Master Douglas L. Grose was born on December 5th, 1922. He started his training in martial arts at the age of 6 years old, learning Gung Fu from a neighbor who had immigrated from China. He graduated from Peoria High School in Peoria, Ill., received an associate’s degree in criminology from Illinois Central College and also has an honorary doctorate in Oriental Studies. He joined the Army Air Corps in 1942 and served as a master gunnery instructor and a tail gunner during World War II.
While stationed in Podington, England, he flew 13 missions, all in B-17 bombers. On his first mission, Mr. Grose was shot down. Out of his crew, four members made it back to Allied controlled territory. While on a mission over Berlin, Germany, his plane lost two engines and he was hit in the chest and back by flak. Mr. Grose was shot down a total of three times while on bombing missions. On one of his last missions, his plane was shot down behind enemy lines, and Mr. Grose walked his way back to friendly territory.
For his service to his country, Mr. Grose received the Distinguished Flying Cross, Bronze Star and several other medals, including a letter from President Harry Truman for bravery, leadership and his contributions to the service.
In 1942, while in the Air Corps, Grose studied the Shinto Yoshin style of Jiu-Jitsu under the direction of a Mr. Uechi Takeshi or Takeski. He was able to do this by using his influence as Chief Gunnery Instructor to keep Mr. Takeshi out of the internment camps until he was ordered overseas. Finding this style of martial arts one of the best and most encompassing, Grose stayed with it to eventually become the Grandmaster of the American Shinto Yoshin style.
Mr. Grose’s martial arts experience spanned his lifetime. Starting as a young boy learning Chinese gung fu, he continued studying in Judo, Jiu-Jitsu, Aikido, several styles of Karate, Tae Kwon Do and Kobudo (weapons). After WW II, Master Grose continued his studies under Master’s Masato and Vince Tamura of the Chicago Judo and Jiu-Jitsu Institute, traveling from his hometown of Peoria to Chicago, Illinois 3 times a week for years. He became friends with Robert Trias and helped start the USKA in Illinois with another Karate pioneer Master Phillip Koepple , head of the United States Karate-Do Kai. He traveled about the country learning and teaching throughout his life. Mr. Grose was one of the early pioneers of the martial arts in the United States. He has been mentioned in numerous publications as to the spread of the martial arts throughout the United States.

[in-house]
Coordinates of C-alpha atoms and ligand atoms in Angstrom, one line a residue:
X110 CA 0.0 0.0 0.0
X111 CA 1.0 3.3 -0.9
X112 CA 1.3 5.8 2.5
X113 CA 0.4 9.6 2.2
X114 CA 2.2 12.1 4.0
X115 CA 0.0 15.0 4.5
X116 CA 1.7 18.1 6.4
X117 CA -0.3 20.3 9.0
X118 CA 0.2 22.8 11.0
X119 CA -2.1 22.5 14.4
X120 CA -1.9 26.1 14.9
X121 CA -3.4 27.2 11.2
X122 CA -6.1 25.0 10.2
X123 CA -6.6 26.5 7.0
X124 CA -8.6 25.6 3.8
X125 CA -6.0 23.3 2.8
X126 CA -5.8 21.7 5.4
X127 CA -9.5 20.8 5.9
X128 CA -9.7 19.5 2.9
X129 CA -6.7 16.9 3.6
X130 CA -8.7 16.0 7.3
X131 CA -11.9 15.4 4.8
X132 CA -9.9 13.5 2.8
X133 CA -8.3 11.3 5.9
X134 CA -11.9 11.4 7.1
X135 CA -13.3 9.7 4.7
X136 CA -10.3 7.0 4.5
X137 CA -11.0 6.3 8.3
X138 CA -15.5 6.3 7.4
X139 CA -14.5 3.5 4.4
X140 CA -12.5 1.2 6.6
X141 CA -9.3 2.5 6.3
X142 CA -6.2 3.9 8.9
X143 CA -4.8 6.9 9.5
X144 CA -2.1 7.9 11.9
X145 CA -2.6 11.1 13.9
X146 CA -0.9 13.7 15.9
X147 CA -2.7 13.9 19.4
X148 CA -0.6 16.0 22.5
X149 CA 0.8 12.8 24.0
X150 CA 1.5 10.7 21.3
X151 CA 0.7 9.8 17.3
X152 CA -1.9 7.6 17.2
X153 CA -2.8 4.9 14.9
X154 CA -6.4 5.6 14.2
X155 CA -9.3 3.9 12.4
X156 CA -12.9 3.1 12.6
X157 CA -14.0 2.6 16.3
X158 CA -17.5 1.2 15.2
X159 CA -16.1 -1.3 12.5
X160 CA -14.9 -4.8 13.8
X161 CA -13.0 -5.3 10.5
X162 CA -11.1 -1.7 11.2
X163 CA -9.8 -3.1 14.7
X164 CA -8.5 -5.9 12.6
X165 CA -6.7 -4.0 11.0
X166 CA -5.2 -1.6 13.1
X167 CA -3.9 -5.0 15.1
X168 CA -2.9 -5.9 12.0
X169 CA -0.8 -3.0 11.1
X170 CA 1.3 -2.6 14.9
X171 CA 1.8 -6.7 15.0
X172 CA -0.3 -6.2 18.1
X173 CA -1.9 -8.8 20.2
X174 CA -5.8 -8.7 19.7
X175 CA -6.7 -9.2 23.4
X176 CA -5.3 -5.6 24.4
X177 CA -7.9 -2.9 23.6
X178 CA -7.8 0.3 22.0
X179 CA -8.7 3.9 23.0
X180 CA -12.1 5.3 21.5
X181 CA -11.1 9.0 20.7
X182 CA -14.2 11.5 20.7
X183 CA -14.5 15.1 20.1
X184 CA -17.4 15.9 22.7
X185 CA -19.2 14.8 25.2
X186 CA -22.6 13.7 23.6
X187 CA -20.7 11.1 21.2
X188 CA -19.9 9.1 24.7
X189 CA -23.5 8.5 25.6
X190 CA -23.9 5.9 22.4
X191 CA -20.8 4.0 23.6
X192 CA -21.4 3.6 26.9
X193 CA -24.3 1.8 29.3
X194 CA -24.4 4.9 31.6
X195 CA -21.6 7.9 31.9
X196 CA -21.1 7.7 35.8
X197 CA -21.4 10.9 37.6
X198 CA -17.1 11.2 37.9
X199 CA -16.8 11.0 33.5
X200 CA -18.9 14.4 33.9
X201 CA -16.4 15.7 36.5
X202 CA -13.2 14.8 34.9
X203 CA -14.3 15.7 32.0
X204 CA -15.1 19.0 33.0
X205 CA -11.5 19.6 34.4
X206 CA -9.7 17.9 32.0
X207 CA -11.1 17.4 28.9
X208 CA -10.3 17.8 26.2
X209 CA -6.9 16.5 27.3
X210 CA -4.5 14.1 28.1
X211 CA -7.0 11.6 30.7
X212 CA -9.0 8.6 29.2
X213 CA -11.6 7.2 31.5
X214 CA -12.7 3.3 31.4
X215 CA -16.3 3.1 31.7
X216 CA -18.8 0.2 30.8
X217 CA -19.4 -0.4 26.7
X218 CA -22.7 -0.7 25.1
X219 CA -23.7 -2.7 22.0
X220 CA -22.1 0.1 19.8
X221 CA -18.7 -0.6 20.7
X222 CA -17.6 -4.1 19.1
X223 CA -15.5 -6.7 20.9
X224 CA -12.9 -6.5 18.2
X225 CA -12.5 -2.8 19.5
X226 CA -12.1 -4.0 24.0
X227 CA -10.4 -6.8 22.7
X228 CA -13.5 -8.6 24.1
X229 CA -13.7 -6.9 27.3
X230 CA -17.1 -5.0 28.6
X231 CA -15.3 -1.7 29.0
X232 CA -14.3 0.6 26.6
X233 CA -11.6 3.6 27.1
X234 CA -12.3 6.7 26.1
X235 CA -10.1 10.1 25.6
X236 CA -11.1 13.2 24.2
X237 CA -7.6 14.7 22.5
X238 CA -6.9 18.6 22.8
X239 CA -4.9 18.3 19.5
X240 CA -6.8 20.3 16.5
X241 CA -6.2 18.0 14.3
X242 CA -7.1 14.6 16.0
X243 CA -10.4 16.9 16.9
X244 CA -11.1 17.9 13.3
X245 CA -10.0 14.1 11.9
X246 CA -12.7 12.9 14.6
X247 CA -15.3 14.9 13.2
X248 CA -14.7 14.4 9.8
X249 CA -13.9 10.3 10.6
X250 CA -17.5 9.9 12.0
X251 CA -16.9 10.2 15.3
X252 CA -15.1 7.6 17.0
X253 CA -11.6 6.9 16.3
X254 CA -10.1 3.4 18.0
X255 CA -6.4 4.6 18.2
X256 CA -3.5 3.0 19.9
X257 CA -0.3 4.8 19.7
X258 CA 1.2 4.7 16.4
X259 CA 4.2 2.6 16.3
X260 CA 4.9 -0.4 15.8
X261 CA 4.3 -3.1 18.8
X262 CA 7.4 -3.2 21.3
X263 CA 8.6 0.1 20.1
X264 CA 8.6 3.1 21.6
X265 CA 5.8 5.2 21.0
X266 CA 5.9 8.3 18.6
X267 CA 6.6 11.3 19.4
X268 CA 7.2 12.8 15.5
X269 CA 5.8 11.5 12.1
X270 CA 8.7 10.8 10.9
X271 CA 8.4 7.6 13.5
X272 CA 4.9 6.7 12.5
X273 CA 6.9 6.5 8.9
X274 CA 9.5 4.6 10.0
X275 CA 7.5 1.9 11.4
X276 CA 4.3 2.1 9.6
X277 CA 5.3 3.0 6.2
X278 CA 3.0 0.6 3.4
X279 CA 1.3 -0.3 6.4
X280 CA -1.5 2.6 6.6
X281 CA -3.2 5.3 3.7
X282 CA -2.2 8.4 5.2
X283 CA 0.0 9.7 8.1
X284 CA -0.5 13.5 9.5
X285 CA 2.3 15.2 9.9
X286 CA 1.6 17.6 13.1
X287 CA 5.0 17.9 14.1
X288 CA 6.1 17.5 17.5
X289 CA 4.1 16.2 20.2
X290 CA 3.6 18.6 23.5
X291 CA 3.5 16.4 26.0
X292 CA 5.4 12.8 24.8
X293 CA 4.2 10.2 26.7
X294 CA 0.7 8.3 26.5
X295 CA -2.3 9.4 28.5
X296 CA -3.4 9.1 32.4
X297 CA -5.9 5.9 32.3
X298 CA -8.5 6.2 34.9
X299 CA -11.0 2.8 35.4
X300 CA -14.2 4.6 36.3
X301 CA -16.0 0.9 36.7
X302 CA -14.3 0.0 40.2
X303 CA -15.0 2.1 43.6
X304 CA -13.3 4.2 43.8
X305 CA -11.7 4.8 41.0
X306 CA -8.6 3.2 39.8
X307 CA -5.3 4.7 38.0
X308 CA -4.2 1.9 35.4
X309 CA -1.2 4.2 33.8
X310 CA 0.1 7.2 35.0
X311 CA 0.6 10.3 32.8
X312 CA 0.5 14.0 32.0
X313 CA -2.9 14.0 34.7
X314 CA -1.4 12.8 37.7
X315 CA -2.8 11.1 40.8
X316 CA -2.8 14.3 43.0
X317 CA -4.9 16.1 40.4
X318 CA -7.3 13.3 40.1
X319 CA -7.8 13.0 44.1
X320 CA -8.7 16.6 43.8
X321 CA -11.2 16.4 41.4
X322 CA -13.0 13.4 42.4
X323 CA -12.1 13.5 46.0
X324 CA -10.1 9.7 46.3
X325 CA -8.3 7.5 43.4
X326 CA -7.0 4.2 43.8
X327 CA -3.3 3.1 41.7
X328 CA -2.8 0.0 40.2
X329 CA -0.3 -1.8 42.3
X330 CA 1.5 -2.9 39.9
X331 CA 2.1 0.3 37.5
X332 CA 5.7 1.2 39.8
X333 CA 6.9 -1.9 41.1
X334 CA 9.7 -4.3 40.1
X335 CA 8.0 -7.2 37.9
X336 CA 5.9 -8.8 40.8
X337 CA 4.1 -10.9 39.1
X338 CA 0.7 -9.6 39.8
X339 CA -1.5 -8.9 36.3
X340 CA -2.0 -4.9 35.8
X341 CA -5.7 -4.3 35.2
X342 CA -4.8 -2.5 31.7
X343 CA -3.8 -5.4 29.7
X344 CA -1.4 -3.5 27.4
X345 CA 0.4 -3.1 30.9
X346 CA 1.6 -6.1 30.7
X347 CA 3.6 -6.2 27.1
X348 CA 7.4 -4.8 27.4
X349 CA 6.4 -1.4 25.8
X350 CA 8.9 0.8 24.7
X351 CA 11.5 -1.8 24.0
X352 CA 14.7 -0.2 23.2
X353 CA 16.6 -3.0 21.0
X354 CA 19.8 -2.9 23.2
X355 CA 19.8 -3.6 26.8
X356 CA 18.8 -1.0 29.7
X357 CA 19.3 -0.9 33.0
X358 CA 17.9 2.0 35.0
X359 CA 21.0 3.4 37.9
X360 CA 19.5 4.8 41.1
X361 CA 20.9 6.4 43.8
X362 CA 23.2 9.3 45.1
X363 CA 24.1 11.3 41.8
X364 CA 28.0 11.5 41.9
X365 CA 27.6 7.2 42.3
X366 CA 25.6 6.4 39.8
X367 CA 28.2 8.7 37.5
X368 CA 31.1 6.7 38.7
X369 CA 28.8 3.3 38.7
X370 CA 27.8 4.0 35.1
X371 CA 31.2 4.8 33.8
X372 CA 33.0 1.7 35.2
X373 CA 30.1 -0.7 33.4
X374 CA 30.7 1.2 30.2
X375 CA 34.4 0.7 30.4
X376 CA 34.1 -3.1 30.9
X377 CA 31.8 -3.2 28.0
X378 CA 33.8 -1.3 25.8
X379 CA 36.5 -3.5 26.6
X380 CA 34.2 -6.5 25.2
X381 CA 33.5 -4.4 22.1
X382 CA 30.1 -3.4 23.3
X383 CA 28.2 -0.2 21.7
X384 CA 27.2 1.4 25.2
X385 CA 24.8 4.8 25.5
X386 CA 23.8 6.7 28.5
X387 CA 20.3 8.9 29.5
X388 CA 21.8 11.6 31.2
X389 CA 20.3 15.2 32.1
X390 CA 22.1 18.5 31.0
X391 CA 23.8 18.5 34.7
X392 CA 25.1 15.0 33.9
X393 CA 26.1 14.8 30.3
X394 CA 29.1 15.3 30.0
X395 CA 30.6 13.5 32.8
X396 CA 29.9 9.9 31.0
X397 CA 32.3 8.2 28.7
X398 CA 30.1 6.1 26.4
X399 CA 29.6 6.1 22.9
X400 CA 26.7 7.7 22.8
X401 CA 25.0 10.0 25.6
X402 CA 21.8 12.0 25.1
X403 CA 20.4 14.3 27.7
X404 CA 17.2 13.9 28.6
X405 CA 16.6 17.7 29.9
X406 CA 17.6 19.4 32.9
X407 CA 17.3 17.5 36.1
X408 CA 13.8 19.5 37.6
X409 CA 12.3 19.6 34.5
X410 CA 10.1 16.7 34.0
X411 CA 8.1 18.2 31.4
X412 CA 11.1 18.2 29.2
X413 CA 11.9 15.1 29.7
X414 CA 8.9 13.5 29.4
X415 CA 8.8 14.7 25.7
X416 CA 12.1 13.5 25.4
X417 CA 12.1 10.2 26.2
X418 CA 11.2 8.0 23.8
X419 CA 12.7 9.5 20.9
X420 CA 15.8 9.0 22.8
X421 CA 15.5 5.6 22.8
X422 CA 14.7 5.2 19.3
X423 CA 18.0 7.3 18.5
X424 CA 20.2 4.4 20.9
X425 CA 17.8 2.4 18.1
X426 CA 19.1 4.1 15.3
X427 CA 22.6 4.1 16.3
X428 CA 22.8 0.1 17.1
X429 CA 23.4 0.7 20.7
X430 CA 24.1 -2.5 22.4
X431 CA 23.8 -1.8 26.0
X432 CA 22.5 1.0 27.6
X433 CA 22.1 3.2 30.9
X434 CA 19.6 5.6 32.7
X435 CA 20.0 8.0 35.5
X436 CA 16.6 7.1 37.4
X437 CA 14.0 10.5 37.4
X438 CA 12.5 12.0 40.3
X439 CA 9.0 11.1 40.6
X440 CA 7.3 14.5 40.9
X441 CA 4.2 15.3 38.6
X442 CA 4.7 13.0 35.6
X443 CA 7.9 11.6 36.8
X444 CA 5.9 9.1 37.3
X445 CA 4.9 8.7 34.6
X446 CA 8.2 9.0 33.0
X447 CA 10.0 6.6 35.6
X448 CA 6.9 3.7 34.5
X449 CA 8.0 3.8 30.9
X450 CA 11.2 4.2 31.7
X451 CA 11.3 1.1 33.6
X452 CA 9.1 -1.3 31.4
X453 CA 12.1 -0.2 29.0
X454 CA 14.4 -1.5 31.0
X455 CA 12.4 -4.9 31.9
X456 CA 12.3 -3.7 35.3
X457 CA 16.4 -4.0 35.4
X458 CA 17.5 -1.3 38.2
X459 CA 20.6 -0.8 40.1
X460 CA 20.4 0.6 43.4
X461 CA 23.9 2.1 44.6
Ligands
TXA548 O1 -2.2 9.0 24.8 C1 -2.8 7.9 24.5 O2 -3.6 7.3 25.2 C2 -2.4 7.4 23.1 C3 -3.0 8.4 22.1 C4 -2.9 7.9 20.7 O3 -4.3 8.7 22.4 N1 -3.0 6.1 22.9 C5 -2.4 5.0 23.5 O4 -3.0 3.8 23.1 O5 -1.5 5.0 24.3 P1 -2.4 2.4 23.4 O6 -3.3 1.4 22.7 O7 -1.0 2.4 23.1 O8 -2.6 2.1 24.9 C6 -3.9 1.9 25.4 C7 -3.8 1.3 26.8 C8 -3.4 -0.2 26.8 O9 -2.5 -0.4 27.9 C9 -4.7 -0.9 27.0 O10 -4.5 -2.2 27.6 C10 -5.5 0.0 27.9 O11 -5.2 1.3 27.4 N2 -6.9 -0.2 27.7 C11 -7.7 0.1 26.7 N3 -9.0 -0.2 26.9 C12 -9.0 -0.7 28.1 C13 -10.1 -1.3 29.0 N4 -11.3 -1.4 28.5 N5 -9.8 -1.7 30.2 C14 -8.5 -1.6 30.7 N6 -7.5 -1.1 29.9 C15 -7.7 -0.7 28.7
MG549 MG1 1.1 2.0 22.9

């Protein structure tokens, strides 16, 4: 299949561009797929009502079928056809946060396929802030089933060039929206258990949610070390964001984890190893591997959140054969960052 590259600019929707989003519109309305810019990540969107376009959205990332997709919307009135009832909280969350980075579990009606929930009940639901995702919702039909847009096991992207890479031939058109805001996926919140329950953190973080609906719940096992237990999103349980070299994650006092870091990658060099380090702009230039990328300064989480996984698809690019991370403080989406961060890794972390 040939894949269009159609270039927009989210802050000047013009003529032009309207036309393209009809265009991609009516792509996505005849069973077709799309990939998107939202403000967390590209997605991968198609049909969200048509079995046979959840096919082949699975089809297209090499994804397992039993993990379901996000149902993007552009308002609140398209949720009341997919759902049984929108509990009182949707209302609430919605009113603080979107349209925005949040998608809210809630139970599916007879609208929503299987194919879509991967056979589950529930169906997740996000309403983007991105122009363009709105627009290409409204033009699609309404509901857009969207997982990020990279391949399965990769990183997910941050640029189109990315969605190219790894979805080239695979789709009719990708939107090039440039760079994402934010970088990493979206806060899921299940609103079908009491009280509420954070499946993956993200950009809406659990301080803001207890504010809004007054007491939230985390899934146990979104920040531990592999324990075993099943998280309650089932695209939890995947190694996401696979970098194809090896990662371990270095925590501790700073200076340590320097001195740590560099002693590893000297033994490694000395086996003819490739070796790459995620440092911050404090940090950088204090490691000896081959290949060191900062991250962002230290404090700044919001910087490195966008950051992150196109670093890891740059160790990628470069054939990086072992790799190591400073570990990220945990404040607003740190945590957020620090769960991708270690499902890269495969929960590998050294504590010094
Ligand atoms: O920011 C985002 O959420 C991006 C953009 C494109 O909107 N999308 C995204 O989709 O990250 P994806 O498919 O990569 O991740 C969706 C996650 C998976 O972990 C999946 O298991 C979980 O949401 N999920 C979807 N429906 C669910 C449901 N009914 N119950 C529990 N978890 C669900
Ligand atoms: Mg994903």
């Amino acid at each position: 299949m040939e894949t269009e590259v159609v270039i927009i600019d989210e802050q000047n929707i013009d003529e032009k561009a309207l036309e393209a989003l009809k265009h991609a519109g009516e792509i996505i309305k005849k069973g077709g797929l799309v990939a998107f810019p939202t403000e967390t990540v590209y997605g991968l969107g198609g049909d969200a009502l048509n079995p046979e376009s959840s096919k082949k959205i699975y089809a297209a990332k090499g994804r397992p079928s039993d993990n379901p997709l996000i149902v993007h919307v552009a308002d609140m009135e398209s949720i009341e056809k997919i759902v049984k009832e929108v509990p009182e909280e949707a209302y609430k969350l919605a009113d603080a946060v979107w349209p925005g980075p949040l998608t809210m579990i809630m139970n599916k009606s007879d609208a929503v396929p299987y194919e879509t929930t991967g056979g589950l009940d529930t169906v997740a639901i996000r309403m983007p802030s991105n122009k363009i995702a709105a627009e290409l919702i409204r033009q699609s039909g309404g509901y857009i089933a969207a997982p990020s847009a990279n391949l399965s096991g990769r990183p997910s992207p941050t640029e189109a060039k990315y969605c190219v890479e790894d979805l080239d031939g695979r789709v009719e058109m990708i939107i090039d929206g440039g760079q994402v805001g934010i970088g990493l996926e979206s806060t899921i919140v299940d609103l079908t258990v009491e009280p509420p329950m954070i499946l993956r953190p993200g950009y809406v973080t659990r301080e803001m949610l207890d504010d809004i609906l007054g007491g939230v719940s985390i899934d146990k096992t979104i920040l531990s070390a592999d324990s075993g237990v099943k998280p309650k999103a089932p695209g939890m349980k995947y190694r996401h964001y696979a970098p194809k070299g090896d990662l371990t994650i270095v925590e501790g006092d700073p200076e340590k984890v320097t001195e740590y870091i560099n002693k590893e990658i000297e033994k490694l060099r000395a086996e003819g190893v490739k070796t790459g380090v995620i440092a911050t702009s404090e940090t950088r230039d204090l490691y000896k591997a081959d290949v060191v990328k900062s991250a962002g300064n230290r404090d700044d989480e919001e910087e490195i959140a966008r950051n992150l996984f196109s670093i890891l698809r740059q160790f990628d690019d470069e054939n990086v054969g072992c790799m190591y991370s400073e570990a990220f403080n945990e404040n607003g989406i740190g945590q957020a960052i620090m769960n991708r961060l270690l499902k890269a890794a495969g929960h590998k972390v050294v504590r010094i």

After the war, Mr. Grose founded the American Jiu-Jitsu Association in 1945, later changing it to the American Jiu-Jitsu Karate Association International to encompass both Jiu-Jitsu and Karate.
Mr. Grose studied, trained and became friends with some of the top martial artists in the world. He has been associated with notable people such as Robert Trias, considered the father of American Karate, Hironori Otsuka, the founder of the Wado style of karate and Menkyo Holder of Shinto Yoshin Ryu, Soke Mike Hancock of the International Okinawan Budo Kai and Shujiro Hotta’s family from Japan.
In 2003, Master Grose obtained the rank of Judan or 10th degree black belt in Jiu-Jitsu and Shin Mei Shorin Ryu Karate. Presenting the Certificates, Master Phillip Koepple, head of the United States Karate-Do Kai, an old friend of Master Grose’s, and is also recognized as one of the top martial artists in the world today. The two have been friends for years and have operated schools together in the past.
Master Grose owned and operated several Jiu-Jitsu and Karate schools over the years and had students come to study with him from around the world. Mr. Grose was a much sought after martial arts instructor, giving hundreds of seminars all over the country.
Mr. Grose was noted for his generosity and humor.
From 1946 until retiring in 1974, Mr. Grose worked for the Peoria Police Department. In 1974, he became chief of police for the Farmington Police Department, stepping down in 1977 to pursue private investigations and devote more time to the martial arts.
In October of 2006 Master Douglas Grose passed away leaving thousands of students, friends and memories.